Yet my friends complain a lot about the current economic challenges and soaring prices that harden living conditions in Tunisia.

The many breathtaking world heritage sites we visit testify to Tunisia’s both roman and arabo-muslim heritage: In particular I loved the  Amphitheatre of El Jem  and Medina of Tunis.

 Wonders of Roman architecture in El Jem – Amphitheatre of El Jem (1979)

Today is a brutally hot day. 47 degrees, and we arrive in the village of El Jem. Here stands the Colosseum, We can’t see any tourists at this point, but a camel sheltered under an umbrella. We dare not to resist and accept to take a  ride on the camel along the impressive ruins of the largest Colosseum in North Africa.

Its excellent state of preservation makes visitors feel awe and wonder. Built 2 centuries after Rome’s Colosseum, El Jem is visited by fewer tourists. We had the luck of being one of the few tourists this day which granted us a unique and adventurous discovery. The entrance fee is only 3 euros.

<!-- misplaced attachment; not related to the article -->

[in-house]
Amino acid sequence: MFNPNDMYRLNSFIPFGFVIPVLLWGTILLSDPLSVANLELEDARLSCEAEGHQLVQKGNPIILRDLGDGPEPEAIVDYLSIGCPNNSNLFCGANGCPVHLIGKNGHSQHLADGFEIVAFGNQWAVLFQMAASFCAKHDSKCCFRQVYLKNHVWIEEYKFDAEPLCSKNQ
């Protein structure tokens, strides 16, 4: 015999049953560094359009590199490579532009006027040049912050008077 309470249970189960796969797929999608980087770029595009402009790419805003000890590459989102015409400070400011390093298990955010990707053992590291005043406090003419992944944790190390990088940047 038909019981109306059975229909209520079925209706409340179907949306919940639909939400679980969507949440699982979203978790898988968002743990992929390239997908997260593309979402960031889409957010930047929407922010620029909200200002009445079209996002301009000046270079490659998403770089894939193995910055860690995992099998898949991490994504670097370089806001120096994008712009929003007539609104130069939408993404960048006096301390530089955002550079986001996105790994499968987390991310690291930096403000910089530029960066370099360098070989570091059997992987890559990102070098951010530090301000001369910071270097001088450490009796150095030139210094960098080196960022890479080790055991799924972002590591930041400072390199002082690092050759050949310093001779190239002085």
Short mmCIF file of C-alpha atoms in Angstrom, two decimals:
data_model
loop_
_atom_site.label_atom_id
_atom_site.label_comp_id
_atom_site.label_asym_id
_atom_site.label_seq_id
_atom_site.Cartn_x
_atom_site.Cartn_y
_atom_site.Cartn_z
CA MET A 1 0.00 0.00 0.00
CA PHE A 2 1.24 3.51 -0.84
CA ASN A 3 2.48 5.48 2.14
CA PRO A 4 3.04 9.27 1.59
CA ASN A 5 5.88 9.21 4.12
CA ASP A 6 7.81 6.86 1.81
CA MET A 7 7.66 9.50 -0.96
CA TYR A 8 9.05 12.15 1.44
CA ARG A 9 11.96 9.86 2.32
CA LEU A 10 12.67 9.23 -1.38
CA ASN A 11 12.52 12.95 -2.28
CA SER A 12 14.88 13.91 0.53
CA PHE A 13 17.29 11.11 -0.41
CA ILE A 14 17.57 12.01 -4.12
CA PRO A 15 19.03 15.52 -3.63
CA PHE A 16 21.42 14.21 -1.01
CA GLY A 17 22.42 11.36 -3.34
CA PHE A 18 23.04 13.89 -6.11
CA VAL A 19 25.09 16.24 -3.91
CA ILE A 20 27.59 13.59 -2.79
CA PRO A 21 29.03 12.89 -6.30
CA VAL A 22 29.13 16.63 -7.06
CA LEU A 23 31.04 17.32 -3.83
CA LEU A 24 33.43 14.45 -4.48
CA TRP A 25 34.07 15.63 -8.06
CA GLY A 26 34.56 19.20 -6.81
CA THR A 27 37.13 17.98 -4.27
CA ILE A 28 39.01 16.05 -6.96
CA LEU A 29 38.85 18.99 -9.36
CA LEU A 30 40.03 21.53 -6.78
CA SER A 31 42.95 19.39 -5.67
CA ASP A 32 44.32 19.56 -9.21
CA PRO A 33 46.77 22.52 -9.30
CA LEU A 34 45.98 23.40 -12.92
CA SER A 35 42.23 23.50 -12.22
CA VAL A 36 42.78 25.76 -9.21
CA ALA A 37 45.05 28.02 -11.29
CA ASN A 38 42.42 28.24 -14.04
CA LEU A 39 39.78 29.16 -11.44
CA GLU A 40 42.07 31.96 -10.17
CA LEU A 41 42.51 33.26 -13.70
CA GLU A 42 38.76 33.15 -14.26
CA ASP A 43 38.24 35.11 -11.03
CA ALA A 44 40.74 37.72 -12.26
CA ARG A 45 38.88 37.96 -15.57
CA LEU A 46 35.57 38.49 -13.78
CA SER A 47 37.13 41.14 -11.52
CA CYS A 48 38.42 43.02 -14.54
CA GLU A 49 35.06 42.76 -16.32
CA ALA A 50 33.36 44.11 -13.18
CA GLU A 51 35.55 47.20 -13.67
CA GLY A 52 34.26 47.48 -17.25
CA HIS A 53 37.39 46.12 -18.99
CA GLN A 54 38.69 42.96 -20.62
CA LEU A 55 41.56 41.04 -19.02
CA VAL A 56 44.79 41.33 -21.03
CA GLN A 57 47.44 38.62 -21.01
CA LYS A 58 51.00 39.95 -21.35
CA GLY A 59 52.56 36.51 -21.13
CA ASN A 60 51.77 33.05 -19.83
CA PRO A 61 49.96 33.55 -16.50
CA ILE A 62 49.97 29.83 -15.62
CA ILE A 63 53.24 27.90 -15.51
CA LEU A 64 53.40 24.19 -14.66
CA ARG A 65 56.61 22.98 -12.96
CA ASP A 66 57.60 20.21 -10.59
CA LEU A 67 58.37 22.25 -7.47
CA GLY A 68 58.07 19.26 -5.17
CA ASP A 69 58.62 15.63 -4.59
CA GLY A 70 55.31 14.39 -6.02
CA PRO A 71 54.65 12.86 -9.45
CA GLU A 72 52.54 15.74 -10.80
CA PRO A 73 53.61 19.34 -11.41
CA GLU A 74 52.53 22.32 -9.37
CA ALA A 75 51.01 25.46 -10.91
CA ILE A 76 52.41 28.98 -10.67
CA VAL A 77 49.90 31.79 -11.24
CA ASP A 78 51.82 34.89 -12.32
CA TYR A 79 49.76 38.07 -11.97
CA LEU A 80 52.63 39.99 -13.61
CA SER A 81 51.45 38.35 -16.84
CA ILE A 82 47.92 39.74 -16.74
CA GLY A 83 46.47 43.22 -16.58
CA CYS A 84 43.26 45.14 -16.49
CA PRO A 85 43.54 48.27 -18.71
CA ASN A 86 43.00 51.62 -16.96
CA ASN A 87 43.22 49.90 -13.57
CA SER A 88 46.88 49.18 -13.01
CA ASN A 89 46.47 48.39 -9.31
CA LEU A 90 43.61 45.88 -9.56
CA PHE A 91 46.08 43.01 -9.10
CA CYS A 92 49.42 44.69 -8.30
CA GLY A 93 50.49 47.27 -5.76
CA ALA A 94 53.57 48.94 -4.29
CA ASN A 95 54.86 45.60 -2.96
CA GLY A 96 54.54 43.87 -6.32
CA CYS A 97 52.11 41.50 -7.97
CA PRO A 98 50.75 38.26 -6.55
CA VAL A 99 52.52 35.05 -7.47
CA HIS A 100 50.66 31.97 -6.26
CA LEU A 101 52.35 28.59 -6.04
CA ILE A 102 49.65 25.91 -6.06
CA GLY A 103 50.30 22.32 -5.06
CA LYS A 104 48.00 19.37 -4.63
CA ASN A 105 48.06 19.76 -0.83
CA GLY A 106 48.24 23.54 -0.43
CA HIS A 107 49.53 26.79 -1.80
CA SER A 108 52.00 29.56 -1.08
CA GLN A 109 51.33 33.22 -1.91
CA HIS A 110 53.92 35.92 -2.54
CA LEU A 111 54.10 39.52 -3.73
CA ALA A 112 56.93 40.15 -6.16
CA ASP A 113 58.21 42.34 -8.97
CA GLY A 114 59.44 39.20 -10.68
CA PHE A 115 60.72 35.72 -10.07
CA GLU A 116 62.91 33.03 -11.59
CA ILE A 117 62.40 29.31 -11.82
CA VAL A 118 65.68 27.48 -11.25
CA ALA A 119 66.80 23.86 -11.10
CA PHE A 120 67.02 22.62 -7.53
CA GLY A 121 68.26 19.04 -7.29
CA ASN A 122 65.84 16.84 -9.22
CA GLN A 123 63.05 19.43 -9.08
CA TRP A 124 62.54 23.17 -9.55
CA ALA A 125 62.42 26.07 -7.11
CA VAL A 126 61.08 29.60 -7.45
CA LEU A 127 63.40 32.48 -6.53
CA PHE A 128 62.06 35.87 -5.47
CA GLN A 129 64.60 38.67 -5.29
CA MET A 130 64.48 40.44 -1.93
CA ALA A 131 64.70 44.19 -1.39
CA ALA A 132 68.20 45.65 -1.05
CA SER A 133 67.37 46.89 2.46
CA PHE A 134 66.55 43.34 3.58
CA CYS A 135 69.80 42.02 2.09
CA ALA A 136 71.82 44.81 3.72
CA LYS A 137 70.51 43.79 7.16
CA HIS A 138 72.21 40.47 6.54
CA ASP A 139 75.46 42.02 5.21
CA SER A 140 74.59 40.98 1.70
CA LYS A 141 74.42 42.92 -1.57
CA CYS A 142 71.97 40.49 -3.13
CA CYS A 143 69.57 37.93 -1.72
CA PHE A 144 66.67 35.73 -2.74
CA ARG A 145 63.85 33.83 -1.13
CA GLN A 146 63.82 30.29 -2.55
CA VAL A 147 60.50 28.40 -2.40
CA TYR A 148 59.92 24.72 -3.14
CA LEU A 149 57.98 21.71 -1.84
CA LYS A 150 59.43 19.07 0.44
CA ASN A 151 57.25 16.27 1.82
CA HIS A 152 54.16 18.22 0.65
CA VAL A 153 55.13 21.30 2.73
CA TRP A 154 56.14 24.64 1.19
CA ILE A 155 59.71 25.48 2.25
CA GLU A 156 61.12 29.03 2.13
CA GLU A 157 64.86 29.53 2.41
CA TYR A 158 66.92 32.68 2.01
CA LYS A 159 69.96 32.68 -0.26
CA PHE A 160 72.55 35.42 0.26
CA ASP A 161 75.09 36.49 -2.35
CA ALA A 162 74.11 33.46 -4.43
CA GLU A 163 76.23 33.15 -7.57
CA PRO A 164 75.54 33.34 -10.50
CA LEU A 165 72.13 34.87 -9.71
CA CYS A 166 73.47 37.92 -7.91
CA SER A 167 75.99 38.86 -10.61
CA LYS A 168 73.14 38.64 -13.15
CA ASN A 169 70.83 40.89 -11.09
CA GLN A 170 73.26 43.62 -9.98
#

During summer evenings, even concerts are held in the marvelous monument. Interesting as I found that these cultural events were organized by the German embassy in Tunisia. 😲

Strolling through the enchanting Medina of Tunis (1979)

The Medina of Tunis is one of the first Arabo-Muslim towns of the Maghreb (698 A.D.) Under the Almohads and the Hafsids, from the 12th to the 16th century, Tunis was considered one of the greatest and wealthiest cities in the Islamic world. We are exploring the Medina   with Salah, found via  Guru Walk (same concept as Free Walking Tours) He is one of the best tour guides I have ever had and we spend a remarkable 4 hours together in the Medina. (You could absolutely spend even more time there)

By strolling through the Medina and listening to Salah’s stories bear witness to the interaction between architecture, urbanism and the effects of sociocultural and economic changes of earlier cultures.  700 monuments, including palaces, mosques, mausoleums, madrasas, and fountains, testify to this remarkable past.  Everything is simply unique – every door has its beauty and story: